The upshot of all that was an understanding that oil dependency is far too risky for the economy and for social and political stability. The only way to break out of that vulnerable position was to attract a large volume of investment and the participation of experienced foreign companies. This is the basis of successful growth in the auto sector, for example.
It was only after those disastrous years that the government got serious about WTO entry, which happened two years after the agriculture collapse, and about pursuing measures to improve the business climate. It was also around then that President Vladimir Putin ordered a focus on the World Bank's "Ease of Doing Business Survey" as a means to showcase progress to foreign businesses and investors.
But with Russia, it always seems to be a case of why take the easy road when you can take the hard road. The reform program is thus dusted off only during times of crisis, forcing Russia to rush to join organizations such as the WTO in an effort to attract investment and foreign expertise.
Testing the rules of membership will always be in Russia's nature. OECD membership, which until late last year was one of the Kremlin's key goals, has undoubtedly been delayed indefinitely — but not canceled.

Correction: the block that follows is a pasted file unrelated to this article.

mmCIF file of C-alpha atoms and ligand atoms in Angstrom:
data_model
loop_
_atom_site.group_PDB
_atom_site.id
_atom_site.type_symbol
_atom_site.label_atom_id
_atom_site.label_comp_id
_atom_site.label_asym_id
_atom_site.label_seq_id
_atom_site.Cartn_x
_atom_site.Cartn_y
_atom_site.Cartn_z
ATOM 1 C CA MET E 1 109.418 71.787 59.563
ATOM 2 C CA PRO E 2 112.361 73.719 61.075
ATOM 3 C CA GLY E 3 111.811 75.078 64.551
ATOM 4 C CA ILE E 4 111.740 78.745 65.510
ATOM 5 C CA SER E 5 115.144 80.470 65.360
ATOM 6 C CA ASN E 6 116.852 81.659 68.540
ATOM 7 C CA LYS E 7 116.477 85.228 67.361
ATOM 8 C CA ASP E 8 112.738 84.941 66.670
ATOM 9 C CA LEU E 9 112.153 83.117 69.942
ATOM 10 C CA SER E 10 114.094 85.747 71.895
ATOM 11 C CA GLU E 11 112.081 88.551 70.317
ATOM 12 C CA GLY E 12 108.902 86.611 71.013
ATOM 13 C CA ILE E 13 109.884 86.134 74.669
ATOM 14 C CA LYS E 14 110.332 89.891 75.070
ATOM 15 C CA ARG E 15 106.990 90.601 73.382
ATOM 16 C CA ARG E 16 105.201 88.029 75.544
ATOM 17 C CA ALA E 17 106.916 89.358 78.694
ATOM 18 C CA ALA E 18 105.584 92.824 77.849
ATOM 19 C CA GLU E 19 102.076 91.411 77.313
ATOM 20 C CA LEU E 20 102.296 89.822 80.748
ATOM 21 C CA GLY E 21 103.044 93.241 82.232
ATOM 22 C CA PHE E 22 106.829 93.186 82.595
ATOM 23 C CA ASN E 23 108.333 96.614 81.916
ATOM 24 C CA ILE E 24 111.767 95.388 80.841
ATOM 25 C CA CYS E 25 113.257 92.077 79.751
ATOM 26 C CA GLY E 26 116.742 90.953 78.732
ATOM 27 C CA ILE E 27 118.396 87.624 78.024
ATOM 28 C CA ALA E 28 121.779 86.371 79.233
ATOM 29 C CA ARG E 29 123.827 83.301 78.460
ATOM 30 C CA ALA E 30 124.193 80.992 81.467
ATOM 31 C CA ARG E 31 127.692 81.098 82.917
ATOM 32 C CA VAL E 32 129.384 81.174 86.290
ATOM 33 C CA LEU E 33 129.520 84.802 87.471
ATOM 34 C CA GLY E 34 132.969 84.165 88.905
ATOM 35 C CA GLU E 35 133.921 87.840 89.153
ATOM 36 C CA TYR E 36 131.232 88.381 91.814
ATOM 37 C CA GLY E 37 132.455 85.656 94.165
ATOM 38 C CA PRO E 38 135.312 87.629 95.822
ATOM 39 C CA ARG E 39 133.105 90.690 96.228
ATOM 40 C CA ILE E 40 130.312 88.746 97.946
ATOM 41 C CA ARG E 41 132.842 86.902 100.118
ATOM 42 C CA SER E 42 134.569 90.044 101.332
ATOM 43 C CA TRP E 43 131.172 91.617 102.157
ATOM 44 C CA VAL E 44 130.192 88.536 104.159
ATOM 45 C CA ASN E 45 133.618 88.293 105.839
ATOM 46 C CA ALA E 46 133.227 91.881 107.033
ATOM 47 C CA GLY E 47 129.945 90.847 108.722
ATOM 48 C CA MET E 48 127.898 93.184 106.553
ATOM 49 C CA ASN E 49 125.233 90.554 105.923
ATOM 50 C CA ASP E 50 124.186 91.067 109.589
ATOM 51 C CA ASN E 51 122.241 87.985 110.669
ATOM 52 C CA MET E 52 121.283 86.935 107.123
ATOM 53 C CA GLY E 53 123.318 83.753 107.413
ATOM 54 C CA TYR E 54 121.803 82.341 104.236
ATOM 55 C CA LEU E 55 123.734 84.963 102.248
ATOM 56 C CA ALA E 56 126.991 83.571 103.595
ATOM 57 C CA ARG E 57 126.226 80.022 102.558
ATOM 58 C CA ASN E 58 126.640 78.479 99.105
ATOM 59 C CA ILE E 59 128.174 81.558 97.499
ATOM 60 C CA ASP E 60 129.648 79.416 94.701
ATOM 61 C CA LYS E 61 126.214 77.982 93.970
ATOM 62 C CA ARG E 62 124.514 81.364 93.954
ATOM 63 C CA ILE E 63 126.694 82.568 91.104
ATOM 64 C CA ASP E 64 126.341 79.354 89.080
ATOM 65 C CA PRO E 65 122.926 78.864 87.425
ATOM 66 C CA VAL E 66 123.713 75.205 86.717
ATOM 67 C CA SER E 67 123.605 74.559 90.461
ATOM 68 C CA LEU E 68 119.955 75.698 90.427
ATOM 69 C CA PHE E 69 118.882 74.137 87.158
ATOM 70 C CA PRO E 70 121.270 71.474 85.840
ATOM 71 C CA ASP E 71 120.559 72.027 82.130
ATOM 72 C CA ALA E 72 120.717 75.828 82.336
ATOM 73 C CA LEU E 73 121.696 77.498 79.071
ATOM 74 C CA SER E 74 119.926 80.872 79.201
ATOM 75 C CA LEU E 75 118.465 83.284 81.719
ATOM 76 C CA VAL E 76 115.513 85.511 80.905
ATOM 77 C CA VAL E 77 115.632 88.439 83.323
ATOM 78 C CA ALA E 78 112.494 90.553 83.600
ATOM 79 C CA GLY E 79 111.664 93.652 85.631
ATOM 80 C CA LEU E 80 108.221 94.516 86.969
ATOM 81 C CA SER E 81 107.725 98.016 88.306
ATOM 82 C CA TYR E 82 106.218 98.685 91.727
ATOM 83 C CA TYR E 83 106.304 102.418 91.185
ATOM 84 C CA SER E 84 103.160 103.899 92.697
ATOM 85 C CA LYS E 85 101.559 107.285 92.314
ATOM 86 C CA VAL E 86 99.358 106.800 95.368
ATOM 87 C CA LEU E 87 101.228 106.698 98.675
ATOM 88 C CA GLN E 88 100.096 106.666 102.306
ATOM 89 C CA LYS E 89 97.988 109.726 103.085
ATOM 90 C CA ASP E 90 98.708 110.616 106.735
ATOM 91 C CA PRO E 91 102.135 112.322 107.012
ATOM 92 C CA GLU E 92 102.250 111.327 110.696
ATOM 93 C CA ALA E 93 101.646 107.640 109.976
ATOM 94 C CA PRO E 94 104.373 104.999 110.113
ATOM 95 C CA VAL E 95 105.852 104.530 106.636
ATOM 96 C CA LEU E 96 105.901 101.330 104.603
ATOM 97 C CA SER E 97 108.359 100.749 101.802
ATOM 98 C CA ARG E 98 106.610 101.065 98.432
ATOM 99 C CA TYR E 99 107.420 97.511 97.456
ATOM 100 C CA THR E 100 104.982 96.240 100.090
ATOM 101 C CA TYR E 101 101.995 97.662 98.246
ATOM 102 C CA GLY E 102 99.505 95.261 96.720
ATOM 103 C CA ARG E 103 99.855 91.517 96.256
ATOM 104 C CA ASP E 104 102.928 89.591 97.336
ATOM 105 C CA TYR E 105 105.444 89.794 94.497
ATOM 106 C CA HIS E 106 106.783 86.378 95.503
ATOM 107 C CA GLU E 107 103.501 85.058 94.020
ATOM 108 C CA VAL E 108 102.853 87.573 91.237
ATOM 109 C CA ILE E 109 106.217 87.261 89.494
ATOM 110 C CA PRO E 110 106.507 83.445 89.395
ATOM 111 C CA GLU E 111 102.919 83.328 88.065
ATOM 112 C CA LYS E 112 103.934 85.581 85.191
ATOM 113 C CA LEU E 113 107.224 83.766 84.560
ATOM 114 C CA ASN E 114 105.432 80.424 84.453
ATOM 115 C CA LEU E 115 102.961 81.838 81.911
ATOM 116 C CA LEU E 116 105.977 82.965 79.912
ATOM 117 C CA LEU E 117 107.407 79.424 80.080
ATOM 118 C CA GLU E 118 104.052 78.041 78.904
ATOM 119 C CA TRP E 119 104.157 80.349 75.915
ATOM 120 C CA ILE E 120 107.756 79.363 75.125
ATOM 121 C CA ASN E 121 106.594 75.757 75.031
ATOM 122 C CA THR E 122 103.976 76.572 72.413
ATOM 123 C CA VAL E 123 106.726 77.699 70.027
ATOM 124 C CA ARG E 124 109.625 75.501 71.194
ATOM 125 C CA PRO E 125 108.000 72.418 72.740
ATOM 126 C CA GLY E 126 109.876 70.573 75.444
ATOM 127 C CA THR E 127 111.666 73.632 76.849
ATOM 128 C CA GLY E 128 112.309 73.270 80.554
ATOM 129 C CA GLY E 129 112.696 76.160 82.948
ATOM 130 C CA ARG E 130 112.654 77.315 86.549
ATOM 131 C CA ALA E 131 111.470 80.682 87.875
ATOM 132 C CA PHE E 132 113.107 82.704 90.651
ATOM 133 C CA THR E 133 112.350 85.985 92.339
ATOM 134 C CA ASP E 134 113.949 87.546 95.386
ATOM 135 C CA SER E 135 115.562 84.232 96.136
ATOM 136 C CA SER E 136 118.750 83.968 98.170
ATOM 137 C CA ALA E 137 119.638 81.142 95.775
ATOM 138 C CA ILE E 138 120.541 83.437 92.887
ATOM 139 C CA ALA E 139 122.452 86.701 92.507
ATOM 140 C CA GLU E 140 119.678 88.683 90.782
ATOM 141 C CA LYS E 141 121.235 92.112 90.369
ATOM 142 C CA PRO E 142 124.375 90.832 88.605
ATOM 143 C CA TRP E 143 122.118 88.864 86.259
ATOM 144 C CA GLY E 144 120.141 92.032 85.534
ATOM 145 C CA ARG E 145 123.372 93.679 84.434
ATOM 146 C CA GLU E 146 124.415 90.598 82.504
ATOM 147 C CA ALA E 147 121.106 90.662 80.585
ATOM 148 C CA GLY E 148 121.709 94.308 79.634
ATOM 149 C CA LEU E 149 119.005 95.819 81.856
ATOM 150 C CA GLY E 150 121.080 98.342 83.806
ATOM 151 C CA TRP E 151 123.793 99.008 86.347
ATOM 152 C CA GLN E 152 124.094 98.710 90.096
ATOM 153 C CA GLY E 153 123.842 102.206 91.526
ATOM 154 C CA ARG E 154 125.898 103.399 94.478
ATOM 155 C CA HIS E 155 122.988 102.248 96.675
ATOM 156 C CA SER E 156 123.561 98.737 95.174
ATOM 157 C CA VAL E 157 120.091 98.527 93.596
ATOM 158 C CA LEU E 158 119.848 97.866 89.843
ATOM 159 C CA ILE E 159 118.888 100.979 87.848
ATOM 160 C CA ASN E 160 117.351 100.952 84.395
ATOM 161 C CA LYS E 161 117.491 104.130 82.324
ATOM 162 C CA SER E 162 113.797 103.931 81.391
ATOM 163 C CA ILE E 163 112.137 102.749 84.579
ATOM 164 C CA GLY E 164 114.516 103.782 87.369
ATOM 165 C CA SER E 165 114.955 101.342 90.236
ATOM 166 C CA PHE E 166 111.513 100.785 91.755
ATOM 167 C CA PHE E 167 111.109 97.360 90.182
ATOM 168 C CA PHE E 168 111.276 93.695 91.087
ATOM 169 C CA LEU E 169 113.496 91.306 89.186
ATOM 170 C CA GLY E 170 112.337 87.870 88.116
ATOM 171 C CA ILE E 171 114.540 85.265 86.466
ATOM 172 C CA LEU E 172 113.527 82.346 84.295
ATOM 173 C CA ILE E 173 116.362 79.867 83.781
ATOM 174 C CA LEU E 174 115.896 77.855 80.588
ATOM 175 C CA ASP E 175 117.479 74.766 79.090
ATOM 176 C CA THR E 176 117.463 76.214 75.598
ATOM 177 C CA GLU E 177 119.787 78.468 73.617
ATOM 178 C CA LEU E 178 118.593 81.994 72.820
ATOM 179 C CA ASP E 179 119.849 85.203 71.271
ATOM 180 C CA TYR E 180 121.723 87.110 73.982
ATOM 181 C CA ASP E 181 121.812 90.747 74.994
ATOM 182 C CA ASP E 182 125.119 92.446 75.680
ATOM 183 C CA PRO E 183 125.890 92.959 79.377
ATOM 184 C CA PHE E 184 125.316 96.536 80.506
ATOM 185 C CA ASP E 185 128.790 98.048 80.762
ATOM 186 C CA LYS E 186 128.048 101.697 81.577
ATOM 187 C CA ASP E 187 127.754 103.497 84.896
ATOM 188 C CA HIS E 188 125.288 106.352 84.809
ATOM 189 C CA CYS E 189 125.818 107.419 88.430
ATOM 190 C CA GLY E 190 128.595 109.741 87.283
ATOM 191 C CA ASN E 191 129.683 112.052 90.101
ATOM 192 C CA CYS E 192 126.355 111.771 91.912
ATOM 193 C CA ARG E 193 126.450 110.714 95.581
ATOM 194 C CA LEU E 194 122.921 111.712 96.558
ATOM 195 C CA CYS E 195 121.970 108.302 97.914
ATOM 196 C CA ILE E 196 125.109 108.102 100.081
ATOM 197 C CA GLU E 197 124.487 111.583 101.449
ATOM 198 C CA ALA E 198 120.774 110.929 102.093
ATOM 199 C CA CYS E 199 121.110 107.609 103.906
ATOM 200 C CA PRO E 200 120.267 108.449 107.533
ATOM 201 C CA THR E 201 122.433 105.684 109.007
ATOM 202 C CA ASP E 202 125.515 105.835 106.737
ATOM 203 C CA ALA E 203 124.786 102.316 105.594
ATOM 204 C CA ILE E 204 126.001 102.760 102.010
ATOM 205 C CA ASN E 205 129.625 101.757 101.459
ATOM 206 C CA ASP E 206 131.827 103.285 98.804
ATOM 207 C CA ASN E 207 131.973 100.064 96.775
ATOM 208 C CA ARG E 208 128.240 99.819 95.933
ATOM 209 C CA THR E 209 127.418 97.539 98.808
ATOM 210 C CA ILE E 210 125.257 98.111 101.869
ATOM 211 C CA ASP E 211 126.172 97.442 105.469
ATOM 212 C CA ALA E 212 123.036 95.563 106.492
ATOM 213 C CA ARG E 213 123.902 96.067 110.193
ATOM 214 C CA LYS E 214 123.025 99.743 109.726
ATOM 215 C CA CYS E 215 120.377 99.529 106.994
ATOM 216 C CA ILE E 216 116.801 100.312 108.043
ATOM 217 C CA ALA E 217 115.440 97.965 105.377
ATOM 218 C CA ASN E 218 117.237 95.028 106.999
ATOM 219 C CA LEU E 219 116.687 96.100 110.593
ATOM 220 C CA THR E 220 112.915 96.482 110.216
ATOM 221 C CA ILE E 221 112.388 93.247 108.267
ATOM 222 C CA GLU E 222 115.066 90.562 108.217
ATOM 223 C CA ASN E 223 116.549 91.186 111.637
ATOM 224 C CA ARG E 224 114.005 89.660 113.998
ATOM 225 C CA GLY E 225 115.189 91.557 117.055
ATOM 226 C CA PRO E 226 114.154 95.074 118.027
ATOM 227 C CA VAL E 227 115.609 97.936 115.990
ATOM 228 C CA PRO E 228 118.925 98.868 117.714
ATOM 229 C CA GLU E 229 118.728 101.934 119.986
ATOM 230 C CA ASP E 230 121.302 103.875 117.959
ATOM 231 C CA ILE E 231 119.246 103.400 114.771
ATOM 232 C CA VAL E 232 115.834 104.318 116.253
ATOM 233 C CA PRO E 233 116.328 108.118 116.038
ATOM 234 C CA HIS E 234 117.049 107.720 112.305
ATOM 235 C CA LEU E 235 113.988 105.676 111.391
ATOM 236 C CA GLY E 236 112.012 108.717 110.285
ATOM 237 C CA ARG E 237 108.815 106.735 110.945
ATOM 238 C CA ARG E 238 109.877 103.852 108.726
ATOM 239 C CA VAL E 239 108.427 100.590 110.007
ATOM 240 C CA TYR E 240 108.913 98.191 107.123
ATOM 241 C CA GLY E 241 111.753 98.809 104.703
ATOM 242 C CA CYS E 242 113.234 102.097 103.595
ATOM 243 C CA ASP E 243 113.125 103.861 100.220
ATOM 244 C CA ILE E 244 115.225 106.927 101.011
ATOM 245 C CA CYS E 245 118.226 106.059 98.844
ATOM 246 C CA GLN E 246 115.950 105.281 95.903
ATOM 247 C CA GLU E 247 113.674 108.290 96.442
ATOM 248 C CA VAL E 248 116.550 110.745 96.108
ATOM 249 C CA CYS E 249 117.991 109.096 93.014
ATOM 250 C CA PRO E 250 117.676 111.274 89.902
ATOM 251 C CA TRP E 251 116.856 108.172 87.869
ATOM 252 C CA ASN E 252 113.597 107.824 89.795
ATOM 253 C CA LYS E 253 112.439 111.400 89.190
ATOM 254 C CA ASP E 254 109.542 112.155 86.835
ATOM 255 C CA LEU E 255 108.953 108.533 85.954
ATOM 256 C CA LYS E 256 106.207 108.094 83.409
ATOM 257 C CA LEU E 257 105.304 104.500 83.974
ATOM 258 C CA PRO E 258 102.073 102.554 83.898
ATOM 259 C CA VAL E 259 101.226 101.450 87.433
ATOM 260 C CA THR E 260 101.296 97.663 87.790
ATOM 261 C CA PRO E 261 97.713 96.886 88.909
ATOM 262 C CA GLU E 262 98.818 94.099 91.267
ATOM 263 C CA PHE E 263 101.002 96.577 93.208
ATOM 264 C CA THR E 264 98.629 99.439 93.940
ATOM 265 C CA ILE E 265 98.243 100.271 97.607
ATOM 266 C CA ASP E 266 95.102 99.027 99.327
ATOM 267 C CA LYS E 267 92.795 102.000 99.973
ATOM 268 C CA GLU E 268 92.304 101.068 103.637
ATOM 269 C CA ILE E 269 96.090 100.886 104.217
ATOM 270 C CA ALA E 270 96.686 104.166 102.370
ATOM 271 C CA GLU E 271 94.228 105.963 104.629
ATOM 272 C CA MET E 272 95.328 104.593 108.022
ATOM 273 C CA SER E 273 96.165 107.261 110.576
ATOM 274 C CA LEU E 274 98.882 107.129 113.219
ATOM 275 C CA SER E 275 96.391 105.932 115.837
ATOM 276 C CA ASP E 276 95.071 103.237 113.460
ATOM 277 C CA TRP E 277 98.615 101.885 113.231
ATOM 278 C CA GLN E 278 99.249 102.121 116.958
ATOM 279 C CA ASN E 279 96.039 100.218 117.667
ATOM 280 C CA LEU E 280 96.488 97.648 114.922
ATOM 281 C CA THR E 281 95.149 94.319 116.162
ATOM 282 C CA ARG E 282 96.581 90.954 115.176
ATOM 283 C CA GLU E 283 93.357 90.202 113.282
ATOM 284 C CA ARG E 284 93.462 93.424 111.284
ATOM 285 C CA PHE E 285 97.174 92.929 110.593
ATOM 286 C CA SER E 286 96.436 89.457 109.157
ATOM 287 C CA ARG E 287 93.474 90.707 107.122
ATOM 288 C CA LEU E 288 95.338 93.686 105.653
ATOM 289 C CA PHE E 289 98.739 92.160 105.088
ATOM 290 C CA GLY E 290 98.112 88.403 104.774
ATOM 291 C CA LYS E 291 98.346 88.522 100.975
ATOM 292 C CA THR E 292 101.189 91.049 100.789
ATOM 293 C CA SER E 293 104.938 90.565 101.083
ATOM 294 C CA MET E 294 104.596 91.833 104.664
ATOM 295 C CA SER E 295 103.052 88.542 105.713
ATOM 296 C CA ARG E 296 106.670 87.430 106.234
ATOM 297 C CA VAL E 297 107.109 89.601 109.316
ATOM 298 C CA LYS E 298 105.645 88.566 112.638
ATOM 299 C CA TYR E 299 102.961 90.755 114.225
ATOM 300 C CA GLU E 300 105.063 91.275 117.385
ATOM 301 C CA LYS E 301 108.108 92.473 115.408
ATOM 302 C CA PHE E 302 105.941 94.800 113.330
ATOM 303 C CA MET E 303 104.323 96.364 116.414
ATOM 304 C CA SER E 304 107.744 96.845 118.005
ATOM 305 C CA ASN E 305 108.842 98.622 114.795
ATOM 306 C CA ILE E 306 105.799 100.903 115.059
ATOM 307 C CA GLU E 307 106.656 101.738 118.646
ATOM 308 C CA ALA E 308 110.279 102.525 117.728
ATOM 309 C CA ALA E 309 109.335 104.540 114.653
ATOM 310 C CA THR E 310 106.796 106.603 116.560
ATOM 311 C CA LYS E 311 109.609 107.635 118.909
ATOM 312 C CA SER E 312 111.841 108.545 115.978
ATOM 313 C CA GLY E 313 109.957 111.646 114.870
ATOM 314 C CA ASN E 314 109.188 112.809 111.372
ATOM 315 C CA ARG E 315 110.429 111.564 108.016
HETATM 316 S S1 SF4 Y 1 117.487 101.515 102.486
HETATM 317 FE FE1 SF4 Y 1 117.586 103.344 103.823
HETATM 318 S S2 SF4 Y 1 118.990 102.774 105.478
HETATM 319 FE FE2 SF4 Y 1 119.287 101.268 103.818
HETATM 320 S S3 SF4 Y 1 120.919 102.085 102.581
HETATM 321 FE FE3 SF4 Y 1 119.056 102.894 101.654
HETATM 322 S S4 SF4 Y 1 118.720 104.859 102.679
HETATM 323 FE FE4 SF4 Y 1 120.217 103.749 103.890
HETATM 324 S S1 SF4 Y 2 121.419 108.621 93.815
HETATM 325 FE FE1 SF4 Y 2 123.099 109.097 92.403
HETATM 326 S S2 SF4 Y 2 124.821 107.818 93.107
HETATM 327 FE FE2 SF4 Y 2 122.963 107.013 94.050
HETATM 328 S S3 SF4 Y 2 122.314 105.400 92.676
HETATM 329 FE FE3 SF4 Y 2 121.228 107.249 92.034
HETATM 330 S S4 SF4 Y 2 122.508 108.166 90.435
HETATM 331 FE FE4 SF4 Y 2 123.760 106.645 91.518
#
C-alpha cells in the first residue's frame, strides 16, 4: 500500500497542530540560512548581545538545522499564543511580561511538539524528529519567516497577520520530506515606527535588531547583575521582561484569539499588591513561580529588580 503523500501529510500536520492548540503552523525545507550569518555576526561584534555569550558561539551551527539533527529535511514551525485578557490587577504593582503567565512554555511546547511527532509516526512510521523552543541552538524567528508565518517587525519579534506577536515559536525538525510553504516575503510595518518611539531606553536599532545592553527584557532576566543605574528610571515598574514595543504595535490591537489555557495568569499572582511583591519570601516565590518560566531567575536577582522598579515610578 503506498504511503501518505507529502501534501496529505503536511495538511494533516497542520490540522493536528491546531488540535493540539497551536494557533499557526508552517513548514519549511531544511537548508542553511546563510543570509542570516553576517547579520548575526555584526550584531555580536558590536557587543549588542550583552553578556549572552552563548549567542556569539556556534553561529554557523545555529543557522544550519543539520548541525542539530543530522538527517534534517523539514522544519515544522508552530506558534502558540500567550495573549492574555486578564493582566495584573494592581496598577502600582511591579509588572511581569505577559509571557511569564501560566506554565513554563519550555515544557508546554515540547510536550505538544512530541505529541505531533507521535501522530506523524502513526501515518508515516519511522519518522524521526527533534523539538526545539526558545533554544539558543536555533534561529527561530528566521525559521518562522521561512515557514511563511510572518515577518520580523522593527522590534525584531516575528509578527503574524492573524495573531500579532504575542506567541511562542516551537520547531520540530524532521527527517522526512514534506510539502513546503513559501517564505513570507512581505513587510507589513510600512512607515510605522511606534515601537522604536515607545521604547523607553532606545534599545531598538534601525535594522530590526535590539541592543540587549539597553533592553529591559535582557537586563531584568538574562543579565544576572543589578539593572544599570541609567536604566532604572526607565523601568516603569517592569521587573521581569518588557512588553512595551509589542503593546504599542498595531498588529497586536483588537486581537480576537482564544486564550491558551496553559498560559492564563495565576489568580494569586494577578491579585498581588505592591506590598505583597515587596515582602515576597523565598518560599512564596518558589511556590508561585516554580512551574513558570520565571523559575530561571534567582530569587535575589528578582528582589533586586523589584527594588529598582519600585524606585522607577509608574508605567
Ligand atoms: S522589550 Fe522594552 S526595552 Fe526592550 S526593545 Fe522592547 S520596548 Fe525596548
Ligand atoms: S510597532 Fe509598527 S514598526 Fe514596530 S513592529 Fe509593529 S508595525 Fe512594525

A well-worn cliche states that every crisis is also an opportunity. Russia is the largest country on the planet, and yet it still imports almost 20 percent of food consumption. That is a result of a couple of decades of under-investment and neglect that will take a lot more than a policy statement to fix. But import substitution is now becoming a matter of national security rather than simply good economics. It is no coincidence that this is the sector in which the Kremlin choose to impose import bans — a small silver lining around an otherwise dark cloud.
This present crisis is certainly more severe and more unpredictable than anything we have experienced since the late 1990s. It would be foolish to try to guesstimate how long will the growth disruption last and how severe the fallout will be in the meantime, until there is greater clarity in geopolitics and in eastern Ukraine.
But the sanctions are a step sideways, perhaps even several, but not a step back. All we can hope for is that by the time Russia climbs out of this latest crisis there will be even greater enthusiasm and support for investment and business reforms.